I park as far away as possible, because I don’t want repulsive people fingering my car, and then march to the door of the building. Throwing said door open, my senses are hit by a wave of unwashed beastliness billowing toward me. Yep, this must be the place. I step inside, while my eyes refocus after the bright, innocent sunshine outside.

There’s got to be at least 200 people in this room. Granted, some of them are sitting at little desks that dot the perimeter, but most of them are packed into several lines leading up to windows behind which government workers are doing things which apparently cause them to not smile. No one in line is smiling, either. This is a dark, dark place.

I sigh, calculate which line seems to have the best combination of fewer people and signs of intelligence, and take my place. Immediately, three babies start crying. No one does anything about it. At all. For a long time.

Hours later, I get to the window, and I am non-greeted by a woman who will soon become the focus of every ounce of hatred I have in my body. I politely explain that I need to renew my license. Could she assist me with that?

She just looks at me, debating on whether or not she even has the strength to respond. Finally: “Where’s your form?”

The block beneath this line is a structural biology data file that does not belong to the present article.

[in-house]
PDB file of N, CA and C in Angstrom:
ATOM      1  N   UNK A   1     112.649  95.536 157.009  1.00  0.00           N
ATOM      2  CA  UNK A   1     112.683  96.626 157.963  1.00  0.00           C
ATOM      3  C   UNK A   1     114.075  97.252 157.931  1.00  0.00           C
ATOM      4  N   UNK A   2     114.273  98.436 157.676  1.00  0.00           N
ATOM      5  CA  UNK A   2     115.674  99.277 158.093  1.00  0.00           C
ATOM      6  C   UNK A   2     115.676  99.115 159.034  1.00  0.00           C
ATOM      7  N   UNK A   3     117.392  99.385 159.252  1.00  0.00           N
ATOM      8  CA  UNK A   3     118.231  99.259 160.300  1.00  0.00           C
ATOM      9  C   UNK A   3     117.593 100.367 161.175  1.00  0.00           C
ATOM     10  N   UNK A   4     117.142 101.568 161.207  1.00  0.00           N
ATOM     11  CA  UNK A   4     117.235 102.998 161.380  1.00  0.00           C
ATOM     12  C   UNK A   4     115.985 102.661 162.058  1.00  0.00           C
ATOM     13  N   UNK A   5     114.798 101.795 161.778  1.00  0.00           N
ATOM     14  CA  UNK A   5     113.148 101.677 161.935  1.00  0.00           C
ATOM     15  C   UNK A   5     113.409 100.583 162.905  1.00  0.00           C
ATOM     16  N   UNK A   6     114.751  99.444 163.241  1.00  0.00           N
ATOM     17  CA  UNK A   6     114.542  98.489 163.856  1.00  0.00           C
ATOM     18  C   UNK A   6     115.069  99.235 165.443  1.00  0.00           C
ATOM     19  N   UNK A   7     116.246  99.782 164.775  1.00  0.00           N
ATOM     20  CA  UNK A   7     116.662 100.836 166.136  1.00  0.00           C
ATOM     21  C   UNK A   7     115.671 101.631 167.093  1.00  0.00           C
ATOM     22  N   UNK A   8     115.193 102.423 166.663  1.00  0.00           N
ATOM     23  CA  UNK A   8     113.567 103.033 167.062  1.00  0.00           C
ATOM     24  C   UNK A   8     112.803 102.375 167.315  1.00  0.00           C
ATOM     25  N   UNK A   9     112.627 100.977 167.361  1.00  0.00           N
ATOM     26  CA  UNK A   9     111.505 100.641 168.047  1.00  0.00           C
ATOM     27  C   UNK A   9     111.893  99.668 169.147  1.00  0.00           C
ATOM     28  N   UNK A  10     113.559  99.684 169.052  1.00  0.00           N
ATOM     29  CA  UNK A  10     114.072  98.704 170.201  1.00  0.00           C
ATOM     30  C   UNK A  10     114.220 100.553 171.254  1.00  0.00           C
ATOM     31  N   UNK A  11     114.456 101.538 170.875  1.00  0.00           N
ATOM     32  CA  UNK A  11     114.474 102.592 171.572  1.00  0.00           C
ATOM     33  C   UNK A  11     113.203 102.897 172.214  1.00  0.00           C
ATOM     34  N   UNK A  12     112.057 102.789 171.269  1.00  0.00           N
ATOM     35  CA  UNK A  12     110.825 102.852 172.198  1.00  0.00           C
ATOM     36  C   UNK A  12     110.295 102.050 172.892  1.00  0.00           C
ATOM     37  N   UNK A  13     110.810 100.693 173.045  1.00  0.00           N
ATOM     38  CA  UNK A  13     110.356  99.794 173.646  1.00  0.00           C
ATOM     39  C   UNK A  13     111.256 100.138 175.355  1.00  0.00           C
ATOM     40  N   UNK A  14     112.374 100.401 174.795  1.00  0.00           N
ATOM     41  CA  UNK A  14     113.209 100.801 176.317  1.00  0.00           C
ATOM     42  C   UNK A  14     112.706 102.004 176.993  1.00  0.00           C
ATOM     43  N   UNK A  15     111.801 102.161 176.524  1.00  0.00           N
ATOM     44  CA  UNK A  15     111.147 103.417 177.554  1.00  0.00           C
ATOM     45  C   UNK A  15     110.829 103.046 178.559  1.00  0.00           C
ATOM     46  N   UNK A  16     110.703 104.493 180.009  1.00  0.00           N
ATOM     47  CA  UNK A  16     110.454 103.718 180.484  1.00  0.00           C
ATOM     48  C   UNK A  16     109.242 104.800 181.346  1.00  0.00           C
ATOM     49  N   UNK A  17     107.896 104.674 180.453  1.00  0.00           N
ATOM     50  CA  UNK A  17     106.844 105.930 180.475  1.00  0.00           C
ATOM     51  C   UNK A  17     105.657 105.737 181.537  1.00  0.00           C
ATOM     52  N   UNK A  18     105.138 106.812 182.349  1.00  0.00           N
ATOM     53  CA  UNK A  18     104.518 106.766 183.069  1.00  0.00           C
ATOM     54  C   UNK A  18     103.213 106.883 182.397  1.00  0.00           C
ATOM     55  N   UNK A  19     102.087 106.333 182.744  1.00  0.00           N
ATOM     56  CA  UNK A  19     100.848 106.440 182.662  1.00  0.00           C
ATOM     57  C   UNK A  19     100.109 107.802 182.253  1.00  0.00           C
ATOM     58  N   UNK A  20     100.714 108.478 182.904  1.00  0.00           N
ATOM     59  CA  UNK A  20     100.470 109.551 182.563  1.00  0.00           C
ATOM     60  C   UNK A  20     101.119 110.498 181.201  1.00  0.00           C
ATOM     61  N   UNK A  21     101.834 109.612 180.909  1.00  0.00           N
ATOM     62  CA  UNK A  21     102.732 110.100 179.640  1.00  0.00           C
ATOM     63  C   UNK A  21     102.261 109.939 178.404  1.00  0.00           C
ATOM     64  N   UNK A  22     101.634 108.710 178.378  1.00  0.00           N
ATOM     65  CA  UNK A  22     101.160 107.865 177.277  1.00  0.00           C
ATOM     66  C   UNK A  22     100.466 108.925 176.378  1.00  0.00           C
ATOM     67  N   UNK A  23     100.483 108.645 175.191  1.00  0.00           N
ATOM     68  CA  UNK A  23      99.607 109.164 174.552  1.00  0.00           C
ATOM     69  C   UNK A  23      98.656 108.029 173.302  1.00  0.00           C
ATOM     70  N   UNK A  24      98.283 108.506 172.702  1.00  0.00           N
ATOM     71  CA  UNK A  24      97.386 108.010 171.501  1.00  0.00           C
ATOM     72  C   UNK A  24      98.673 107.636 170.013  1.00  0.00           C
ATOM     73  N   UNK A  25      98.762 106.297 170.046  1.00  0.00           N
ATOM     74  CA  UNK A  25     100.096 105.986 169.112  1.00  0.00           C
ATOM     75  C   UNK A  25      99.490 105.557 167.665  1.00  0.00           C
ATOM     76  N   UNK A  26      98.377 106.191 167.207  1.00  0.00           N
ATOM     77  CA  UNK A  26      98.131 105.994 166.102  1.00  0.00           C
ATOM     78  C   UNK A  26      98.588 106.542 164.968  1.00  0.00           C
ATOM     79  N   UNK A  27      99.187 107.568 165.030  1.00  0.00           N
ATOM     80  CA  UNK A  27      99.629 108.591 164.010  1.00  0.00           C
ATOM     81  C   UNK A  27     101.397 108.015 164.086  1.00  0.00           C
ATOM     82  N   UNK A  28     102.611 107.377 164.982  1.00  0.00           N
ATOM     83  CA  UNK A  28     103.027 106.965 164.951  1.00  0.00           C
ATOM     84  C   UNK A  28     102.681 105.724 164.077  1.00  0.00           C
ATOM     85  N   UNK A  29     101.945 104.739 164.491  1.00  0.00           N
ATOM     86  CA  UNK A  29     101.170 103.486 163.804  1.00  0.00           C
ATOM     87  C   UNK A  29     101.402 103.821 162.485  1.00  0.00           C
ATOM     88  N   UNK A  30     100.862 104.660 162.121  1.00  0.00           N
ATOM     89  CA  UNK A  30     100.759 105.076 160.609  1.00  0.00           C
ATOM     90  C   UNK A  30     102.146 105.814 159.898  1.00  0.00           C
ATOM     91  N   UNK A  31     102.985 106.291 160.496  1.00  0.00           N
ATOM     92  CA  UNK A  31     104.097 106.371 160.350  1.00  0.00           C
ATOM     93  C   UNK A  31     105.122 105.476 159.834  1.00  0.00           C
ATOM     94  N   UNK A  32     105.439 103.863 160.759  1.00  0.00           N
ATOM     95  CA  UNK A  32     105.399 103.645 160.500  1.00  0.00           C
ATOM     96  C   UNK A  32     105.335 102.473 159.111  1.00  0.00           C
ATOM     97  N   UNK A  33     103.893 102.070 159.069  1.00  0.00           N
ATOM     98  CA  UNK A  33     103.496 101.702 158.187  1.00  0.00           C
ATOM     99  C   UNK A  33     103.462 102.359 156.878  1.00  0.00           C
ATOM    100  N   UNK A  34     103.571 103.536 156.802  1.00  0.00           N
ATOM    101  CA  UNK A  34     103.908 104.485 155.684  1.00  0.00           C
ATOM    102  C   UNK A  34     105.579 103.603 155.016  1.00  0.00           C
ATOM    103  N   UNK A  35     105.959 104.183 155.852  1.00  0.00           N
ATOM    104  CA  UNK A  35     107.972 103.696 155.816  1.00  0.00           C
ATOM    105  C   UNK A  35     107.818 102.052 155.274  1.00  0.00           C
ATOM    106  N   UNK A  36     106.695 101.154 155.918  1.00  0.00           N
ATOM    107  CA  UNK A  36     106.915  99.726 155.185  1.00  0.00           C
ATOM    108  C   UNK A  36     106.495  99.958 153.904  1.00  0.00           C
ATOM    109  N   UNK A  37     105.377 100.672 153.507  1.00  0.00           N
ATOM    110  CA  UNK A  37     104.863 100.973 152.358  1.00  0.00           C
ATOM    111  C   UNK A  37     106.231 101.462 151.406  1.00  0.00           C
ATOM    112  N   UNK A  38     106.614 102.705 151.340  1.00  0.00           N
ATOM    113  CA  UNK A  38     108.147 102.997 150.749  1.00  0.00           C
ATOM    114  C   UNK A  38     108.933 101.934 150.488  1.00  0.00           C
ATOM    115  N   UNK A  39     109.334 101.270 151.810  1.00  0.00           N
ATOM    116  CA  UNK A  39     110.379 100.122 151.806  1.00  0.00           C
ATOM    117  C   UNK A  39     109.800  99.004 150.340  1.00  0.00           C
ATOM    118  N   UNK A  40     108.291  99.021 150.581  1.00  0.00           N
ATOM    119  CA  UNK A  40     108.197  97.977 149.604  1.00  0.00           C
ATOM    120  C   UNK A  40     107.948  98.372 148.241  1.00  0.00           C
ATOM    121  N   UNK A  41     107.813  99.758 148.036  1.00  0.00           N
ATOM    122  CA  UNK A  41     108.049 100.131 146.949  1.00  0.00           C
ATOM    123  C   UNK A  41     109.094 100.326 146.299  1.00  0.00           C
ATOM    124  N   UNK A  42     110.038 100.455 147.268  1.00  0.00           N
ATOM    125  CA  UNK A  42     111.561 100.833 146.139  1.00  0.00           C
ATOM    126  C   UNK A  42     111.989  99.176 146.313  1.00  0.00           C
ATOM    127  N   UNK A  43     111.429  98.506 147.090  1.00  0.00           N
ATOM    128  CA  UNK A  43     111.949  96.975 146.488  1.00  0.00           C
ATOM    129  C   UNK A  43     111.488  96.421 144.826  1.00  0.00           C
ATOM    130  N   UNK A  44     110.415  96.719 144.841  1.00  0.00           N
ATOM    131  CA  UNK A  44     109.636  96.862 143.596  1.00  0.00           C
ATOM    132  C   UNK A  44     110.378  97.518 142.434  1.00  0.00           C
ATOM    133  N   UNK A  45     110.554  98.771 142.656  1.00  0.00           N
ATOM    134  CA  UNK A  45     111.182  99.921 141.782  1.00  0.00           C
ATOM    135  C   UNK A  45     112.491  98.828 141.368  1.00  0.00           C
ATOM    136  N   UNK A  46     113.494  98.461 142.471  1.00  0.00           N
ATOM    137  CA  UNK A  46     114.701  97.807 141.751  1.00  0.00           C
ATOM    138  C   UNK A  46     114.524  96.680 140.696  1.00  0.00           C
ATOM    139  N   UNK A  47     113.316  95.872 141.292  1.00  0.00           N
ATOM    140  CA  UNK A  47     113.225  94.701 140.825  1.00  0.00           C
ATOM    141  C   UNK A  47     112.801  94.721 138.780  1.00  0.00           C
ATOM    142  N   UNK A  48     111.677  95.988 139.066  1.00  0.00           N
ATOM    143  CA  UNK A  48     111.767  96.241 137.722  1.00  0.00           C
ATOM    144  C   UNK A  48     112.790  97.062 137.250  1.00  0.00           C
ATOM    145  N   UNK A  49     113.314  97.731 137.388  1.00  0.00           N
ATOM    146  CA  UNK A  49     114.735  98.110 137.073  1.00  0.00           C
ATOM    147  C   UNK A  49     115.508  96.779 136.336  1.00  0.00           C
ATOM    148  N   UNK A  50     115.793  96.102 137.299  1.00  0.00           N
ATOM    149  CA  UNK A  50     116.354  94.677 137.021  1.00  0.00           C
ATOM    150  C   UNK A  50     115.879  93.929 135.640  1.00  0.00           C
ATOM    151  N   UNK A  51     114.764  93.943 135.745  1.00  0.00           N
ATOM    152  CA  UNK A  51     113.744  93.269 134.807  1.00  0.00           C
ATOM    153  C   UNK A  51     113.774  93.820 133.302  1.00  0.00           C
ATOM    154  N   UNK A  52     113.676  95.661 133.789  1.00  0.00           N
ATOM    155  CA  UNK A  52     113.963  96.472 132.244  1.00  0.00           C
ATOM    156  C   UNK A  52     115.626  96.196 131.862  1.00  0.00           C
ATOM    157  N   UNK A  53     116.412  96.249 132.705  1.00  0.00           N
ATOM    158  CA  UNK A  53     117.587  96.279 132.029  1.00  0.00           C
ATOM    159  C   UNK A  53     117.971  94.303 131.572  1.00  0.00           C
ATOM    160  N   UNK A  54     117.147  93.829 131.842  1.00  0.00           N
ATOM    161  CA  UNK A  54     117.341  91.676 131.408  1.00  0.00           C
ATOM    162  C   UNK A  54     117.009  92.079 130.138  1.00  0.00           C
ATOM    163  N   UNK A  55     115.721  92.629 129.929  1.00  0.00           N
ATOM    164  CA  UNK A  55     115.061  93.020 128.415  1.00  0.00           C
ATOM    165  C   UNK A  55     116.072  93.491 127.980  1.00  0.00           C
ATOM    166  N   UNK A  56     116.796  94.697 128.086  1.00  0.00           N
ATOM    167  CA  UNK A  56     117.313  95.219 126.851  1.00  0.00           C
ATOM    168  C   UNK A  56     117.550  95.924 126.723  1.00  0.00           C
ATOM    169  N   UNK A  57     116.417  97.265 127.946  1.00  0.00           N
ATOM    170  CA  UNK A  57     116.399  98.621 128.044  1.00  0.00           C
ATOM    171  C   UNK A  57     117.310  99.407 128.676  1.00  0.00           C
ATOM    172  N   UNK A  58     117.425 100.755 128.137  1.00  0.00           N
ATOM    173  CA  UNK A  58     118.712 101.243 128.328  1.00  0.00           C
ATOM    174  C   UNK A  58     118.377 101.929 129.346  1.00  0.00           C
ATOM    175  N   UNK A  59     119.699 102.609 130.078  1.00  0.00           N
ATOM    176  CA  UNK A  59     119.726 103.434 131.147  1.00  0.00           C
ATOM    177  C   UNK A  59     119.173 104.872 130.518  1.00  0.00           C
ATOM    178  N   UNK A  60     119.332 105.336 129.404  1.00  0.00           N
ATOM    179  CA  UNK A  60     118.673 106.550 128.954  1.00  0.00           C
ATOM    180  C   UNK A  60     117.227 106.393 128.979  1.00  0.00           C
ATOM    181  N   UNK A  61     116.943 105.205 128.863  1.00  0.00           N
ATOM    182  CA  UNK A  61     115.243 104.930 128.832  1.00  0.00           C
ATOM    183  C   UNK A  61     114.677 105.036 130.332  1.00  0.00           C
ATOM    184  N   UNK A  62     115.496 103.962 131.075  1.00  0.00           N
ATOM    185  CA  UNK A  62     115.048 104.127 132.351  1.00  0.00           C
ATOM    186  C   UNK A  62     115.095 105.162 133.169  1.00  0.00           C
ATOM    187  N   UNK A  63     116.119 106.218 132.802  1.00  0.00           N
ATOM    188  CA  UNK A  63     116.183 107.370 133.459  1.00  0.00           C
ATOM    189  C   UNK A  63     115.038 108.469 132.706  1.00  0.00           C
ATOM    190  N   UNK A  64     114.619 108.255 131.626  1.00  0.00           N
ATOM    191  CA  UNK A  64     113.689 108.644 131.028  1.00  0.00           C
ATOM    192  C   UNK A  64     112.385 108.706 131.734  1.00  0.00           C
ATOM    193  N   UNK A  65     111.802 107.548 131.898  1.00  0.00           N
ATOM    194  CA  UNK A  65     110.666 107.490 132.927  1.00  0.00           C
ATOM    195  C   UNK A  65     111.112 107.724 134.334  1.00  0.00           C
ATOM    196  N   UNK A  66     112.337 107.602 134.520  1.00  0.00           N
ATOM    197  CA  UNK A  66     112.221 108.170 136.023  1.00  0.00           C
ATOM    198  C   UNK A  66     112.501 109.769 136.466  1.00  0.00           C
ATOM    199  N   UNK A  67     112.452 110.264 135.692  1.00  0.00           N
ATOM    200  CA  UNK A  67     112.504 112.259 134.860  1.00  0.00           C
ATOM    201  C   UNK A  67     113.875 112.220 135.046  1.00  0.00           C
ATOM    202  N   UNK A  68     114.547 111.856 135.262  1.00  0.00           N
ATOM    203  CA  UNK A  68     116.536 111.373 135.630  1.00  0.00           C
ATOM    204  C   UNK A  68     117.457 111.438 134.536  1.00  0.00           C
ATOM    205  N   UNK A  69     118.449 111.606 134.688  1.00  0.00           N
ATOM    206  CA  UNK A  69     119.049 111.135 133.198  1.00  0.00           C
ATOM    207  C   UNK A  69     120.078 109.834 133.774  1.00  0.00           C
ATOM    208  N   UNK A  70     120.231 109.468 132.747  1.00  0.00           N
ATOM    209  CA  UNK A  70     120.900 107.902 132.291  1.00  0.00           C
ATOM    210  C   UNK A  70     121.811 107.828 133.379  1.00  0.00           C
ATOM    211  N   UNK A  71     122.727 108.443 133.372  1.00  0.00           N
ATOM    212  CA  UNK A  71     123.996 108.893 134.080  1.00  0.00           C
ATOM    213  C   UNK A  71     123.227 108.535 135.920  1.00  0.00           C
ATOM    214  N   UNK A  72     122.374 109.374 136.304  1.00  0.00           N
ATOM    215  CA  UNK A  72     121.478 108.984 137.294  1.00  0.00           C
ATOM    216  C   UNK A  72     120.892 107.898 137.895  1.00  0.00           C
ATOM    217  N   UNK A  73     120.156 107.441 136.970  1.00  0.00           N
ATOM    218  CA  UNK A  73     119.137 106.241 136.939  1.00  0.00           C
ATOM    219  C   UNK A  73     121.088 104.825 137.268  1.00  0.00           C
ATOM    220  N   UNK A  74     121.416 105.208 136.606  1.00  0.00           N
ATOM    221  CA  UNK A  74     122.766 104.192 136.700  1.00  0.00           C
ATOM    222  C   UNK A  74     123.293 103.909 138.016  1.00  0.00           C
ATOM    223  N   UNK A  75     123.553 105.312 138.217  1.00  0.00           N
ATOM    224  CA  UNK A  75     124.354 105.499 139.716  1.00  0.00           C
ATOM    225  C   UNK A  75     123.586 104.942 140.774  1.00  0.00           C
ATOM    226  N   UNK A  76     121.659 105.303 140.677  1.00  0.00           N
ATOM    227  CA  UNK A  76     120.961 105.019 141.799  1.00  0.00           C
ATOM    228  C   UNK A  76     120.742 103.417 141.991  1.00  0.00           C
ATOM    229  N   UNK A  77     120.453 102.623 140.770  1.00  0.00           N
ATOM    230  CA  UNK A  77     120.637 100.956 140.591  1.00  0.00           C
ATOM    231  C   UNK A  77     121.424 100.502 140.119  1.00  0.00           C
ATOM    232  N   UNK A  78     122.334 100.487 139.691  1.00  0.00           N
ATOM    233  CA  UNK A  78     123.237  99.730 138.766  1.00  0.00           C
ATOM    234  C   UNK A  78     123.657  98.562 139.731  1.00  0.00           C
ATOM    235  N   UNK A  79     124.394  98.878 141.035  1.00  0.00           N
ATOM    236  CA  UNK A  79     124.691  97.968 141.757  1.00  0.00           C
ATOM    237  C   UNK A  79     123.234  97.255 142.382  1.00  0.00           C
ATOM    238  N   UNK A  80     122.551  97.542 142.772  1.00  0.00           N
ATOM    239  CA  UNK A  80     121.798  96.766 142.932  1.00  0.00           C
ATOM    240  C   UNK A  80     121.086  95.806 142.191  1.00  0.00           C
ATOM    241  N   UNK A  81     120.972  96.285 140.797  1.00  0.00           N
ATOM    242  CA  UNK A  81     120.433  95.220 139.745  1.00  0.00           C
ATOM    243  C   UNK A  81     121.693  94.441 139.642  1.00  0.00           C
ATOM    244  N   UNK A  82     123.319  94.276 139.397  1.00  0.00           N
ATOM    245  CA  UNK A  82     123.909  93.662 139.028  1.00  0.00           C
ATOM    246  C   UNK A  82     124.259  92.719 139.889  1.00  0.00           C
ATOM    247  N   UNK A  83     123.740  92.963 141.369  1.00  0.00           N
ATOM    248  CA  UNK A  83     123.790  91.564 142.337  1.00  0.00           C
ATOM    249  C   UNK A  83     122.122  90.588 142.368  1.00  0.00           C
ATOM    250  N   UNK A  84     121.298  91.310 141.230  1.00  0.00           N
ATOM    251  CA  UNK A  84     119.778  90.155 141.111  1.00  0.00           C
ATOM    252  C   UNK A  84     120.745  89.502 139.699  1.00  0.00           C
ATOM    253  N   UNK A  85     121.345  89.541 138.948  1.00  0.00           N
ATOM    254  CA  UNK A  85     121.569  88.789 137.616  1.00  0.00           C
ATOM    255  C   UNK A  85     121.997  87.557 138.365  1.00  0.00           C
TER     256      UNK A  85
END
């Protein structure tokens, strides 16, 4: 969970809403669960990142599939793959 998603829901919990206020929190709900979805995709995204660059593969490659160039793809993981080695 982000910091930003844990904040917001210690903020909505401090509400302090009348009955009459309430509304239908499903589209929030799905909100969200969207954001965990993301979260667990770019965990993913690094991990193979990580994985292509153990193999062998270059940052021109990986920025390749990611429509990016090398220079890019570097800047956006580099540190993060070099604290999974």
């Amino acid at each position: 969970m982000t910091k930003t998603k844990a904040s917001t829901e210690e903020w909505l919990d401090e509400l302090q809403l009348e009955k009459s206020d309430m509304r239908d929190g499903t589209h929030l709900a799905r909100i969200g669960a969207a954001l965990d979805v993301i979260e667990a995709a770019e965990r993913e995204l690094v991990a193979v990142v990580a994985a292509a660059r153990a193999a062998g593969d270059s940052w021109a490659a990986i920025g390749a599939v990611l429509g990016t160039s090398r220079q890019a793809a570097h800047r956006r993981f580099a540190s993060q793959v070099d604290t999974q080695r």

“My form? I don’t have one. Shouldn’t I be getting that from you?”

She sighs with such force that the lady behind me stumbles. “No. You’re supposed to get the form from that BOX over there and have it filled out before you ever get in line. Can’t you read?”

Wow. This little witch is bubbling over with attitude. I glance in the direction she is pointing with her bad-nail-job finger. Granted, there’s a tray on a table off to one side. And it appears that there are forms in it. But no indication what the tray or the forms are all about. I point this out to Haggatha.

“If you would just READ the sign, you would know what to do.”

I’m not letting her get away with trying to make me look stupid. “But I don’t SEE a sign to READ. Where is this sign?”

Hag slams down her pen, reaches up to whip her little window to the side, and leans out. (What, is she going to take me down for arguing?) She points again with more force, using all of her arm and most of her upper body. “THAT SIGN RIGHT-”